The purposes of study are 1) to derive the profile likelihood tests for testing a null common risk ratio RR across k studies in which is equivalent to homogeneity of treatment effects overall k studies ( $i=1,\cdots ,k$ ) by replacing the profile likelihood estimator into the formulas of the estimate of variance of logarithmic relative risk, $\mathrm{v}\stackrel{^}{a}r\left(\mathrm{log}\left(\stackrel{^}{R}{R}_{i}\right)\right)$ , of the standard chi-square test; 2) to compare the performance of test statistics based on the profile likelihood method regarding

Figure 1. Forest plot of meta-analysis comparing high dose chemotherapy and autograft with the conventional chemotherapy.

Figure 2. Forest plot of meta-analysis of 16 trials about the metabolic syndrome and cardiovascular risk.

the different formulas of the variance estimates of logarithm of risk ratio with the conventional Cochran’s Q test for testing a null common risk ratio RR across k studies ( ${H}_{0}:R{R}_{1}=R{R}_{2}=\cdots =R{R}_{k}=RR$ ) against ${H}_{1}:\text{afalse}{H}_{0}$ , (i.e. ${H}_{1}:R{R}_{i}$ has a specific distribution).

We followed the work and the notation of Böhning et al. [11] and further proposed some profile likelihood tests by modifying the standard
${\chi}^{2}$ test for homogeneity through the various ways of the variance estimates of the logarithm of risk ratios at the i^{th} study.

3.1. Profile Likelihood Estimator under a Fixed Effect Point for a Common Risk Ratio across Studies

The result of the work of Böhning et al. [11] under profile likelihood concept provides a fixed-effect point RR for all k studies ( $i=1,\cdots ,k$ ) as

$RR={\displaystyle \underset{i=1}{\overset{k}{\sum}}\frac{{x}_{i}^{T}\left({n}_{i}^{T}RR+{n}_{i}^{C}\right)}{\left({x}_{i}^{T}+{x}_{i}^{C}\right){n}_{i}^{T}}}=\frac{{\displaystyle \underset{i=1}{\overset{k}{\sum}}{x}_{i}^{T}}}{{\displaystyle \underset{i=1}{\overset{k}{\sum}}\frac{\left({x}_{i}^{T}+{x}_{i}^{C}\right){n}_{i}^{T}}{{n}_{i}^{T}RR+{n}_{i}^{C}}}}$ ,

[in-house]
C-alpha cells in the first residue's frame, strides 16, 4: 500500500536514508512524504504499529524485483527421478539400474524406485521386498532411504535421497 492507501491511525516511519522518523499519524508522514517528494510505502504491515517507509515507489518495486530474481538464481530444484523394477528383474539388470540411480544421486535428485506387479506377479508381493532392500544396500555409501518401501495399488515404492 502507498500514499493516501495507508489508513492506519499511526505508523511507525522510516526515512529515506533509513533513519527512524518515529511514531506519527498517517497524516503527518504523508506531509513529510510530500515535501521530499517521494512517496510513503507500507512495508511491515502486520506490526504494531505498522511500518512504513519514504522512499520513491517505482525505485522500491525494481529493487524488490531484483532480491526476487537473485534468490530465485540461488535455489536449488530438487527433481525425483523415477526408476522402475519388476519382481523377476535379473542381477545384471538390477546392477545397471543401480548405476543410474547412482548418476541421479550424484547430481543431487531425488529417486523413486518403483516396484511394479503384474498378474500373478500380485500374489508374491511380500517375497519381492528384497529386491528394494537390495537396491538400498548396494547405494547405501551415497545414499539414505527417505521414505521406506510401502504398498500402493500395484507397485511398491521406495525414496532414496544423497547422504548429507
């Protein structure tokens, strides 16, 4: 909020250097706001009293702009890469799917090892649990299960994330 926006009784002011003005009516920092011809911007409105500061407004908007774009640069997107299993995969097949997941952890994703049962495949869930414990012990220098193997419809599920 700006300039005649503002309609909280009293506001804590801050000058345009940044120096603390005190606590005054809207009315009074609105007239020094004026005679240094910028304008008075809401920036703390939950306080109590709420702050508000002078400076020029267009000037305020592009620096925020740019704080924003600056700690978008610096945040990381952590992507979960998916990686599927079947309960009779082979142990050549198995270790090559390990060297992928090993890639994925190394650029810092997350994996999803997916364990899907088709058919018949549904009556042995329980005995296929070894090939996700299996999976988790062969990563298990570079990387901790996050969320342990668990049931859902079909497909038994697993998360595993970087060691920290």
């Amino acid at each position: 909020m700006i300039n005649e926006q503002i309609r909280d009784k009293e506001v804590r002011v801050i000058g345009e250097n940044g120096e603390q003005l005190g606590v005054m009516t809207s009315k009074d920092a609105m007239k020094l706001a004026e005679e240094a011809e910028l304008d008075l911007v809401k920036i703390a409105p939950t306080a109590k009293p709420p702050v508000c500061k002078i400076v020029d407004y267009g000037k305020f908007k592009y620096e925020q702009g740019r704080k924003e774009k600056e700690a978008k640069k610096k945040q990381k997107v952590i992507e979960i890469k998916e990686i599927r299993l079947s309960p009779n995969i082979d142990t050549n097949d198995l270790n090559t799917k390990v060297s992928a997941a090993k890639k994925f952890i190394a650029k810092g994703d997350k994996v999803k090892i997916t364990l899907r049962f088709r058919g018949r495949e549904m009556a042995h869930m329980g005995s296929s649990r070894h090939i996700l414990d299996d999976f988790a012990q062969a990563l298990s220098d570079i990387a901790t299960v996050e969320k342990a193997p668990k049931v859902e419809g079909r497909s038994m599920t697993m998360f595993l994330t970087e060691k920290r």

leading to the iterative processes of the profile maximum likelihood estimator (PMLE) in the following

$\stackrel{^}{R}{R}_{PMLE}={\displaystyle \underset{i=1}{\overset{k}{\sum}}\frac{{x}_{i}^{T}\left({n}_{i}^{T}\stackrel{^}{R}{R}_{PMLE}+{n}_{i}^{C}\right)}{\left({x}_{i}^{T}+{x}_{i}^{C}\right){n}_{i}^{T}}}=\frac{{\displaystyle \underset{i=1}{\overset{k}{\sum}}{x}_{i}^{T}}}{{\displaystyle \underset{i=1}{\overset{k}{\sum}}\frac{\left({x}_{i}^{T}+{x}_{i}^{C}\right){n}_{i}^{T}}{{n}_{i}^{T}\stackrel{^}{R}{R}_{PMLE}+{n}_{i}^{C}}}}$ ,

where ${x}_{i}^{T}$ and ${x}_{i}^{C}$ are the numbers of events in treatment and control arms for each clinical trial i and ${n}_{i}^{T}$ and ${n}_{i}^{C}$ are the numbers of persons at risk or person-times.

3.2. Some Tests Based on Various Formulas of Variance Estimate of Logarithmic RR_{i}

For testing the null hypothesis, the true relative risks ( $R{R}_{i}$ ) are the same in all k centers/studies, ${H}_{0}:R{R}_{1}=R{R}_{2}=\cdots =R{R}_{k}=RR$ , for $i=1,\cdots ,k$ versus the alternative that at least one of the effect sizes ( $R{R}_{i}$ ) differs from the remainder. Alternatively, this is reasonable to assume that all null parameters of the centers to be combined are summarized into a single underlying population parameter, against the alternative parameters different among centers are likely to have a wholly random with a specific distribution. Our proposed tests are modified on the base of a standard ${\chi}^{2}$ test for homogeneity in the following form: